10. 10
    John Pollack says:

    Regarding Milankovitch forcing, I’m puzzled. There was an overall cooling trend since the early Holocene until the recent reversal. Yet, the precession cycle has been giving the region increasing summer insolation during the period, hasn’t it? What accounts for the observed cooling?

    [Response: This is seen in most Antartic records. It’s not entirely obvious why it should occur, but it is reproduced in GCM runs forced by known Milankovitch insolation changes so it is “expected”. Part of the explanation may be the non-linearity of the temperature response to the forcing, via the Planck feedback. See in particular Huybers and Denton 2008, who point out while the summer insolation may increase, the summer duration decreases, and that’s what matters.. –eric]

  11. 11
    Edward Greisch says:

    I am looking forward to the 50,000 year report. Is there an upper age limit to working in Antarctica?

    [Response: The hope is to get to 1.5 millions years, somewhere, but it’s going to be challenging. See IPICS — eric]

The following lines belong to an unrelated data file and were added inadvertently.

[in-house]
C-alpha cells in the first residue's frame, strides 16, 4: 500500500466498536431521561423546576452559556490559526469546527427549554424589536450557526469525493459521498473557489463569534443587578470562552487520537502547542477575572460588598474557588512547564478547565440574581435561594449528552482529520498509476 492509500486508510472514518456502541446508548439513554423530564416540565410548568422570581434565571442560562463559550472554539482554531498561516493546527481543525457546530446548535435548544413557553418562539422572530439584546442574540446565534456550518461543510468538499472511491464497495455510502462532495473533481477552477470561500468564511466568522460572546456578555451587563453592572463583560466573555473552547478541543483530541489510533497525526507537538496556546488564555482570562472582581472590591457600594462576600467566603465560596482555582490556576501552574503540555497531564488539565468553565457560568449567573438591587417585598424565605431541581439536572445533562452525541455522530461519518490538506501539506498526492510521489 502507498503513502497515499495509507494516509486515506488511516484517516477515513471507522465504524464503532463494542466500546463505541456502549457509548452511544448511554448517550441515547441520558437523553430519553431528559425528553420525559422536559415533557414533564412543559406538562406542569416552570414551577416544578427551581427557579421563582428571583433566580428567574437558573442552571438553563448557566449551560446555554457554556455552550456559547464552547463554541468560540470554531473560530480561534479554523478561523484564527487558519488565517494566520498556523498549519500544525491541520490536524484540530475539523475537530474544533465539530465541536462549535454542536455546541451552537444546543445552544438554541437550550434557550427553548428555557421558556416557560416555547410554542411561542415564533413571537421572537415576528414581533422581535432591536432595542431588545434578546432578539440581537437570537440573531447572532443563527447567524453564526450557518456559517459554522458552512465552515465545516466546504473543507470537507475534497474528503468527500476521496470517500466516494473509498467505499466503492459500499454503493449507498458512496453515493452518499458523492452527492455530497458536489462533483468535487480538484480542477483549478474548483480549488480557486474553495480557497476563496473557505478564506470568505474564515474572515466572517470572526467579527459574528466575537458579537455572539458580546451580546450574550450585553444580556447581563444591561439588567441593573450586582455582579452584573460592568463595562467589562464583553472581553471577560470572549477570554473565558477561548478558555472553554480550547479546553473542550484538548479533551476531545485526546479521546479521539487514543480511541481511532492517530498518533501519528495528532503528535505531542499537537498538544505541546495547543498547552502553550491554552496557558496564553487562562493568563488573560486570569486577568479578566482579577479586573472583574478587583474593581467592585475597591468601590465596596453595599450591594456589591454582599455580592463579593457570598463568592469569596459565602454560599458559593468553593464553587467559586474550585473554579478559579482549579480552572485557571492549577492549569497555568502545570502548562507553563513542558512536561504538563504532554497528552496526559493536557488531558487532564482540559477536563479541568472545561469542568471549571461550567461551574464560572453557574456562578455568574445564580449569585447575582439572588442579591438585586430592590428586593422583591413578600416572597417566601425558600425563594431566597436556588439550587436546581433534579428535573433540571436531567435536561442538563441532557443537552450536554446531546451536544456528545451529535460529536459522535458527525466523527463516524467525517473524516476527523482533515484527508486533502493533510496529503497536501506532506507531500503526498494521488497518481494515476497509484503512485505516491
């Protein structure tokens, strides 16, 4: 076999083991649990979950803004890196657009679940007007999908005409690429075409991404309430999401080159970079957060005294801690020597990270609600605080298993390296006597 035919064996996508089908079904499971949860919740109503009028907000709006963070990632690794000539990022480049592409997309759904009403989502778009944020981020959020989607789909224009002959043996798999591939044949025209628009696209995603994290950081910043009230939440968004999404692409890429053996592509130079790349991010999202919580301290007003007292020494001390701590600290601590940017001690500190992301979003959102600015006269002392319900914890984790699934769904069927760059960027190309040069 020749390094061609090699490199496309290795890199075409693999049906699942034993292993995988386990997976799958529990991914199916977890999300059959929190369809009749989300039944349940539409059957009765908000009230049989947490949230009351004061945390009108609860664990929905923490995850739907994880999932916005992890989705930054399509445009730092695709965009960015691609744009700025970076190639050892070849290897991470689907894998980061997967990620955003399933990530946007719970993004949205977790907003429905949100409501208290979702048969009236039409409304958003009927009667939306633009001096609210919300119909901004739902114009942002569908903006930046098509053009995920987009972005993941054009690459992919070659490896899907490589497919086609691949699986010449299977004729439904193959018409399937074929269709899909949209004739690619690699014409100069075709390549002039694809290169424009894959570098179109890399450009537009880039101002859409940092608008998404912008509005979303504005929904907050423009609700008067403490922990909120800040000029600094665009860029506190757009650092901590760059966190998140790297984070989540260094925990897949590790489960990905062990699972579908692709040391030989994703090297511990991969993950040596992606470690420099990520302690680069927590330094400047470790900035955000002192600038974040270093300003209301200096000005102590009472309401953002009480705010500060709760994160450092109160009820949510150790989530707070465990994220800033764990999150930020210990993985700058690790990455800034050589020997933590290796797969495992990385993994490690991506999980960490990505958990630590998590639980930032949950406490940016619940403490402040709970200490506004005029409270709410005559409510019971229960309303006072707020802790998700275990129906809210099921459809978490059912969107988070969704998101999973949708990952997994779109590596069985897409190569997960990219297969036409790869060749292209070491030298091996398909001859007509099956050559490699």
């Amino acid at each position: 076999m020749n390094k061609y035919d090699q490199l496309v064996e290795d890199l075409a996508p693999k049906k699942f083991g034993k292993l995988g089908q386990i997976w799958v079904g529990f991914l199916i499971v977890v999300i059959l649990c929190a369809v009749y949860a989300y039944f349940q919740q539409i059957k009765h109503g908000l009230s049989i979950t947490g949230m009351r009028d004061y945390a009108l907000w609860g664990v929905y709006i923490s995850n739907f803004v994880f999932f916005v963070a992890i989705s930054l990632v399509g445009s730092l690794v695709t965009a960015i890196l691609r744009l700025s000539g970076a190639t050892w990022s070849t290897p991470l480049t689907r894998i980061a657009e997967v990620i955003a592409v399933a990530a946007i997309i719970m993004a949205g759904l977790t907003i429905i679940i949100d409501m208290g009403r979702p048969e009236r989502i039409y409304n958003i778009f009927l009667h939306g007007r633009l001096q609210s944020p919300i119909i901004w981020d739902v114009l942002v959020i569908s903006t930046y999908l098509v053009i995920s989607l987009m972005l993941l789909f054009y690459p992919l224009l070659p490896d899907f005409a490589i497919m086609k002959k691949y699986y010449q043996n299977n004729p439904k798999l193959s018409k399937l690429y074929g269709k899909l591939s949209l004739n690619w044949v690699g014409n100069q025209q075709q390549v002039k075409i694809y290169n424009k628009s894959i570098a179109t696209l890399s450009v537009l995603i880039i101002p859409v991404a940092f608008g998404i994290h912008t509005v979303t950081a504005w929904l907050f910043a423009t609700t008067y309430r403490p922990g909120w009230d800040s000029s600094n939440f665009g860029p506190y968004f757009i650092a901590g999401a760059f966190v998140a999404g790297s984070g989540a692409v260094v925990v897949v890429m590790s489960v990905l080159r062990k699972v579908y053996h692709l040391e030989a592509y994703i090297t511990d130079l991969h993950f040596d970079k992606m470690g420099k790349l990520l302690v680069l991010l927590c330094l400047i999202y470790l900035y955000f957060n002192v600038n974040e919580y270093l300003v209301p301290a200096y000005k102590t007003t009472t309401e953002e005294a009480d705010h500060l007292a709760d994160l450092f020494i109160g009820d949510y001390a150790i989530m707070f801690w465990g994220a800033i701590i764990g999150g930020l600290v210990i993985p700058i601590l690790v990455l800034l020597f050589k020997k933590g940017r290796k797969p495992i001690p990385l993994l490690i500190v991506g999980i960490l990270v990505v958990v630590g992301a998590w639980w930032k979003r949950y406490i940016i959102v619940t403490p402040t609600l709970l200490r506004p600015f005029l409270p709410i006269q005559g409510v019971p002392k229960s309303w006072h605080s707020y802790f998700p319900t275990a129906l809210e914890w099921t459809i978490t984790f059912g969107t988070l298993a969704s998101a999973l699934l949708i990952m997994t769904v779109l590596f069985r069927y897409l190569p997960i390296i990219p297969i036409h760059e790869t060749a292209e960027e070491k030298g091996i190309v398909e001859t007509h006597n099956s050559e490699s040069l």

12. 12
    Mike Roddy says:

    Nice article, thanks.

    Apparently, global warming is exacerbating problems with the ozone layer:

    It’s second order causation, but the negative synergy is worth noting.

  13. 13

    The take by the denial crowd centers on the statement that temperatures were 1.3˚C warmer 11,000 years ago. The implication, I believe, is that the ice didn’t melt then, so it won’t now, and today’s temps are no big deal.

    My presumption is that just because temperatures on the peninsula were warmer, that doesn’t mean they were uniformly warmer everywhere, in a way that would melt the ice as we’re already seeing today.

    Another take would be that they are right (to a degree), that a warming of another 1˚C will not melt much of Antarctic ice (although shooting past a total of 2˚C warming would obviously still not be a good idea).

    Can you elaborate on this? Does the paper explain the differences between then and now?

    [Response: The first question I’d ask is where is the evidence the ice didn’t melt then?–eric]

  14. 14


    Yes, I guess to some extent it’s a question not of if but how much. I had to revisit the ages of the ice shelves, and certainly it seems that Larsen A and maybe B did melt in that time frame, so I guess the answer is pretty non-controversial, as much as some people seem to think it’s somehow ground-breaking.